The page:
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Topic: Pseudoteaching
Replies: 31   Last Post: Apr 19, 2011 9:35 AM

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Richard Strausz

Posts: 4,621
Registered: 12/4/04
Re: Pseudoteaching
Posted: Feb 23, 2011 3:35 PM
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> I don't have any issue with Meyer's methods. I have
> an issue with the rusty, broken chain of reasoning he
> and others use.
> Dan's post is a perfect example. First, after
> introducing the working definition of
> "pseudoteaching," he presents an example from his
> student teaching. This was the result:
> "I thought my students understood the behavior of r =
> acos(btheta) on a deep level but they were only
> responding to superficial patterns in notation."
> Very well. It looked like good teaching, but students
> didn't learn. How would he correct this?
> "The students have to develop the algorithm
> themselves. Given a second chance at that mess, I'd
> get students in groups of three or four and let each
> student pick a member of the family of the functions
> ? 'Okay, you do r = 1cos(2theta). I'll do r =
> 2cos(2theta). You do r = 3cos(2theta).' Rather than
> watch me mashing buttons at the front of the room,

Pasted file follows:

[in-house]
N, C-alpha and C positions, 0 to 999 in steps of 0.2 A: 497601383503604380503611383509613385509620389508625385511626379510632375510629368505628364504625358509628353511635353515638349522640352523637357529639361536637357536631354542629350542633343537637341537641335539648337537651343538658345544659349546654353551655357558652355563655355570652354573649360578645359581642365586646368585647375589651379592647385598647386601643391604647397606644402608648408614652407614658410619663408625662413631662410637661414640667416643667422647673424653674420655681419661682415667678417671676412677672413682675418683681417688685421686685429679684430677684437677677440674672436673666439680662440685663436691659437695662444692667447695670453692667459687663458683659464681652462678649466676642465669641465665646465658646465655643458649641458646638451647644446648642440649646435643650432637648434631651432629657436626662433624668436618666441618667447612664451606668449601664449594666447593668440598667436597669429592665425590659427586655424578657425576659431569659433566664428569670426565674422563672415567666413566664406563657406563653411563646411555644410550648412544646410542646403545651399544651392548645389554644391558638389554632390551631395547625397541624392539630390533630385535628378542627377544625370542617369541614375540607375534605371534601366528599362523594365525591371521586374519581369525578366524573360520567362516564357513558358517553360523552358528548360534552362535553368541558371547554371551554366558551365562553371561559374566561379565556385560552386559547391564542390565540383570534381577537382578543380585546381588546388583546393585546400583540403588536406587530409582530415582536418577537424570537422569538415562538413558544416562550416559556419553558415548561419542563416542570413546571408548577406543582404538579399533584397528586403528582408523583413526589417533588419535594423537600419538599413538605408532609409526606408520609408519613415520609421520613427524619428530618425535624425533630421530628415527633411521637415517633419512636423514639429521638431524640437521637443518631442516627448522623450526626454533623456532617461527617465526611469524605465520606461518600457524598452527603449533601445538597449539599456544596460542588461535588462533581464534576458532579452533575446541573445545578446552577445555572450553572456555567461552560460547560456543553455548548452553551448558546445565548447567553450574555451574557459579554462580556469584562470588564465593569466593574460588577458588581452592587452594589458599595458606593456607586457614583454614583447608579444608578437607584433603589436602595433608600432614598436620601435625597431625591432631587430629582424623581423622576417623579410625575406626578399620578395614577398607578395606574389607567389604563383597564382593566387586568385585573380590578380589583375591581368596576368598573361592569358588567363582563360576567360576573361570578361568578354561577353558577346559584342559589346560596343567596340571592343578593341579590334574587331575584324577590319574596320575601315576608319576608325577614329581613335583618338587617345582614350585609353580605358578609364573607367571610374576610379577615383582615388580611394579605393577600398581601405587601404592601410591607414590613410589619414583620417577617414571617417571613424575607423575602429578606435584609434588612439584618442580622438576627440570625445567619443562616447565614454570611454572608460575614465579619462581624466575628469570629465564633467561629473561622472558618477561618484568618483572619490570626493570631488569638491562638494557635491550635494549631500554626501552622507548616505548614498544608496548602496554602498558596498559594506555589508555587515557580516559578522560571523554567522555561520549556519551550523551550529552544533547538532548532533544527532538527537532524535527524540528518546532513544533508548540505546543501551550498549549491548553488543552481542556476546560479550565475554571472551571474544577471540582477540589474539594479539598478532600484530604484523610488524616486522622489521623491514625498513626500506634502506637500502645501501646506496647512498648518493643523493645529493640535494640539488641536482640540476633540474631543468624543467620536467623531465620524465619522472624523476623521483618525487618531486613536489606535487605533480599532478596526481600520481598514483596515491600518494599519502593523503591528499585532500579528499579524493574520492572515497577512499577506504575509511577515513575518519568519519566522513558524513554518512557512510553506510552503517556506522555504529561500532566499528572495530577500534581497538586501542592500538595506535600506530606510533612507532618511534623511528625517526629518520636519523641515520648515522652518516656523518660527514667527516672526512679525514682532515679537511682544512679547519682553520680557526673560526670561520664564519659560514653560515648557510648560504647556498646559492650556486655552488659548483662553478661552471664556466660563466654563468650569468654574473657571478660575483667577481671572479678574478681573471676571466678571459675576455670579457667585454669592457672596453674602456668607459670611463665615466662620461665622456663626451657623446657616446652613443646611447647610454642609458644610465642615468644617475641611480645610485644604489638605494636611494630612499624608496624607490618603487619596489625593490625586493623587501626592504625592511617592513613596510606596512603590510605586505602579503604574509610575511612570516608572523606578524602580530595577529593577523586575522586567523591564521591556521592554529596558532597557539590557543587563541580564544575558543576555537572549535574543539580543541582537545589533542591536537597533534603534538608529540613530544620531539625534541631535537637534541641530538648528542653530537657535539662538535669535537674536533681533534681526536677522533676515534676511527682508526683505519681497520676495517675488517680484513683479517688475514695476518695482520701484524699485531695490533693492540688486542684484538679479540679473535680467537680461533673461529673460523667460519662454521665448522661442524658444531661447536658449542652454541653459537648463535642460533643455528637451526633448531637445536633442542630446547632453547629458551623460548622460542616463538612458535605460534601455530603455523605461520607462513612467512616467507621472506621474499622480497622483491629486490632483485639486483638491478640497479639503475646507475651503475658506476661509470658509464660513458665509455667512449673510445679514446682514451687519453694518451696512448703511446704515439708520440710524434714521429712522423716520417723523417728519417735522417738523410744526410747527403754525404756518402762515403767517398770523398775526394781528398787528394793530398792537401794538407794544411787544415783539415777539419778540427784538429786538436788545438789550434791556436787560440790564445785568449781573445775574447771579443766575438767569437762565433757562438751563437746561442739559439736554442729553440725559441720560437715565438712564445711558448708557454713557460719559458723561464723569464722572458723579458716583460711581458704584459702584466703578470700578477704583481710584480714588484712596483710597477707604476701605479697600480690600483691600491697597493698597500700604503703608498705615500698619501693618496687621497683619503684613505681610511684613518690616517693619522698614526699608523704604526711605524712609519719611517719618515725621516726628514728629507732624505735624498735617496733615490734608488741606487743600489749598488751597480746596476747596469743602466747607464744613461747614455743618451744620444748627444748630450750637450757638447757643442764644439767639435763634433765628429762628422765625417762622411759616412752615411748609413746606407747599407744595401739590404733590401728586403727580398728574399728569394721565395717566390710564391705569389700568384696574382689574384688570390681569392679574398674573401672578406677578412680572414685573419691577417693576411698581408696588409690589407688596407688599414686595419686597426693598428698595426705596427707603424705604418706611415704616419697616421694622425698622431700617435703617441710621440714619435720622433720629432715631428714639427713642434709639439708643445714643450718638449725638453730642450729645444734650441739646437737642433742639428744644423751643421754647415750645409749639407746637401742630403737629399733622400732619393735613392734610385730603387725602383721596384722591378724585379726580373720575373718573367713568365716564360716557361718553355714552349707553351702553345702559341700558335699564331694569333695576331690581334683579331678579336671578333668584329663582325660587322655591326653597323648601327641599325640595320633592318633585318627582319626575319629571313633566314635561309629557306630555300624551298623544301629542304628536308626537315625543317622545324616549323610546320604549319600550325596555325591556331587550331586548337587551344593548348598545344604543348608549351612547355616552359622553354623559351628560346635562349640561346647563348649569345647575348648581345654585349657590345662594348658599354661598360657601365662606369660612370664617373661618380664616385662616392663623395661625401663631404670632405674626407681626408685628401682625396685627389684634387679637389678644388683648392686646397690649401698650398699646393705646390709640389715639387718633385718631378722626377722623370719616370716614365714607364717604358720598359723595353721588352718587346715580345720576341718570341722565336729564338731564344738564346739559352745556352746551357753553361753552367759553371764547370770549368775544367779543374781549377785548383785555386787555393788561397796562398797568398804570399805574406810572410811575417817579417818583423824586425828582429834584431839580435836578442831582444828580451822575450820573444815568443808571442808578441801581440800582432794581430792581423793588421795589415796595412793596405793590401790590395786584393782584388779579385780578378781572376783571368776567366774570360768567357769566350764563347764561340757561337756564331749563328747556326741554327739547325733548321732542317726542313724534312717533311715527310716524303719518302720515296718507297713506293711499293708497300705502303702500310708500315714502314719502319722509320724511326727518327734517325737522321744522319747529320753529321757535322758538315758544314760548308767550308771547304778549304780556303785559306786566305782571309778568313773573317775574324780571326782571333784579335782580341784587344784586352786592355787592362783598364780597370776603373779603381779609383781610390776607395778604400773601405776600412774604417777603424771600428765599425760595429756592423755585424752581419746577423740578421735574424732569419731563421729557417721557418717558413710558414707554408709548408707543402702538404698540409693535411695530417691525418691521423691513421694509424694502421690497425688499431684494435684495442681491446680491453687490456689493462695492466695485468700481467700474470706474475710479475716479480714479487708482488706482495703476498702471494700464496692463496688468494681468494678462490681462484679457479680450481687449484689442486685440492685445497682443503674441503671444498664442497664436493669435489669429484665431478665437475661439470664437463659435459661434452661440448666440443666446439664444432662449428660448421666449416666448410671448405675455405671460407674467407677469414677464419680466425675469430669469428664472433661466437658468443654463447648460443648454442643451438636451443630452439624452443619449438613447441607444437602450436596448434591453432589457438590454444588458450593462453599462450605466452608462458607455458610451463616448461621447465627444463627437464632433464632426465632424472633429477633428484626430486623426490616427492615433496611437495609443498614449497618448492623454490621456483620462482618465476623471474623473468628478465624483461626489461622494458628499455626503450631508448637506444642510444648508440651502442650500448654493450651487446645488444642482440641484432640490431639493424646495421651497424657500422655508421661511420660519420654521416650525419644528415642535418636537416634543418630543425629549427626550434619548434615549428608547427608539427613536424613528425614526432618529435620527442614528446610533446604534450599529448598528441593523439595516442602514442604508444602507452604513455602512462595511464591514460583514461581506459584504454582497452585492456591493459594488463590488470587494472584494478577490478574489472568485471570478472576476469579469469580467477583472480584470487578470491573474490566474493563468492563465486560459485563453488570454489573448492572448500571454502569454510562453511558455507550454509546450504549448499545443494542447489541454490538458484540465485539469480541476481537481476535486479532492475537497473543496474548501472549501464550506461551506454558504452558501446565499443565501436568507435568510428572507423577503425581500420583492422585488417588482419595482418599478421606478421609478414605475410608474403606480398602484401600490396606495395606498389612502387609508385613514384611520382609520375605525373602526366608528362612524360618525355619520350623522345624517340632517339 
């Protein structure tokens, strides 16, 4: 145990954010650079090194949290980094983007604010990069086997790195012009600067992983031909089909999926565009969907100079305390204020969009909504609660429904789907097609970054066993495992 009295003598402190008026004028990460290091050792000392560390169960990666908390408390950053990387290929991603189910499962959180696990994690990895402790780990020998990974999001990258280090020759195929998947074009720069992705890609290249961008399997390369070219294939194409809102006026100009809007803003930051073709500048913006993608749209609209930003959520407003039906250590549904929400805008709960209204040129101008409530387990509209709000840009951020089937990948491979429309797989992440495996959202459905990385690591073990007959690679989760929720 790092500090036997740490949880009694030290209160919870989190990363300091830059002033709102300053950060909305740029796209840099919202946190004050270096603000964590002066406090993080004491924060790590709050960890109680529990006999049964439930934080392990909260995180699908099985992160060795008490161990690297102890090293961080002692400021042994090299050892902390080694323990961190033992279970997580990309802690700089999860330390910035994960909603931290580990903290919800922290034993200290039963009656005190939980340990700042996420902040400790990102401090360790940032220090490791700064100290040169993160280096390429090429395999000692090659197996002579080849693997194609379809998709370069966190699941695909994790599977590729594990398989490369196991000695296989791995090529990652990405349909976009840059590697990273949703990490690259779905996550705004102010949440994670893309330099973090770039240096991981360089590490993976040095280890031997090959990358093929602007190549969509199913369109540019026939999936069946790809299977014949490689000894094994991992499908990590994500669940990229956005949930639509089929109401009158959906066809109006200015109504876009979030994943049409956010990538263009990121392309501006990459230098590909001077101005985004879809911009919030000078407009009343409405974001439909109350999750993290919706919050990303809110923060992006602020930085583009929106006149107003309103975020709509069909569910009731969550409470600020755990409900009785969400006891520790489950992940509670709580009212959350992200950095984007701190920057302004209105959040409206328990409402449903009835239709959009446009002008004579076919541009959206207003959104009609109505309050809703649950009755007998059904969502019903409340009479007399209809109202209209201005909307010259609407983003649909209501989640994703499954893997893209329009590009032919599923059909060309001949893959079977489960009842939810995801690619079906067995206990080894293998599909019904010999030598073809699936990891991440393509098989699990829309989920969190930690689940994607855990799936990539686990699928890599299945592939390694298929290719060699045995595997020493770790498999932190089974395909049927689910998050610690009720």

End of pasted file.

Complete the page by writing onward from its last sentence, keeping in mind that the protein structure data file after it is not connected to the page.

> students would graph their functions by hand and then
> summarize their findings to each other and then the
> class. Maybe with a poster ? your call."
> Fine. But all he's done here is present a
> different-looking instruction and suggest that it's
> now suddenly not pseudoteaching.
> The other posts are at the same pitch. In a nutshell:
> My explanations suck, so students are better off
> figuring it out for themselves.
> Actually improving the explanations is--as far as
> I've read--not considered as an option. Changing the
> conclusion is out of the question, and folks are
> simply figuring out different ways to get there.

Joshua, I read his posts as finding points of departure that will be more likely to interest students. His focus doesn't appear to be on specific explanations. That's okay with me; I'm a teacher. I can handle the explanations.


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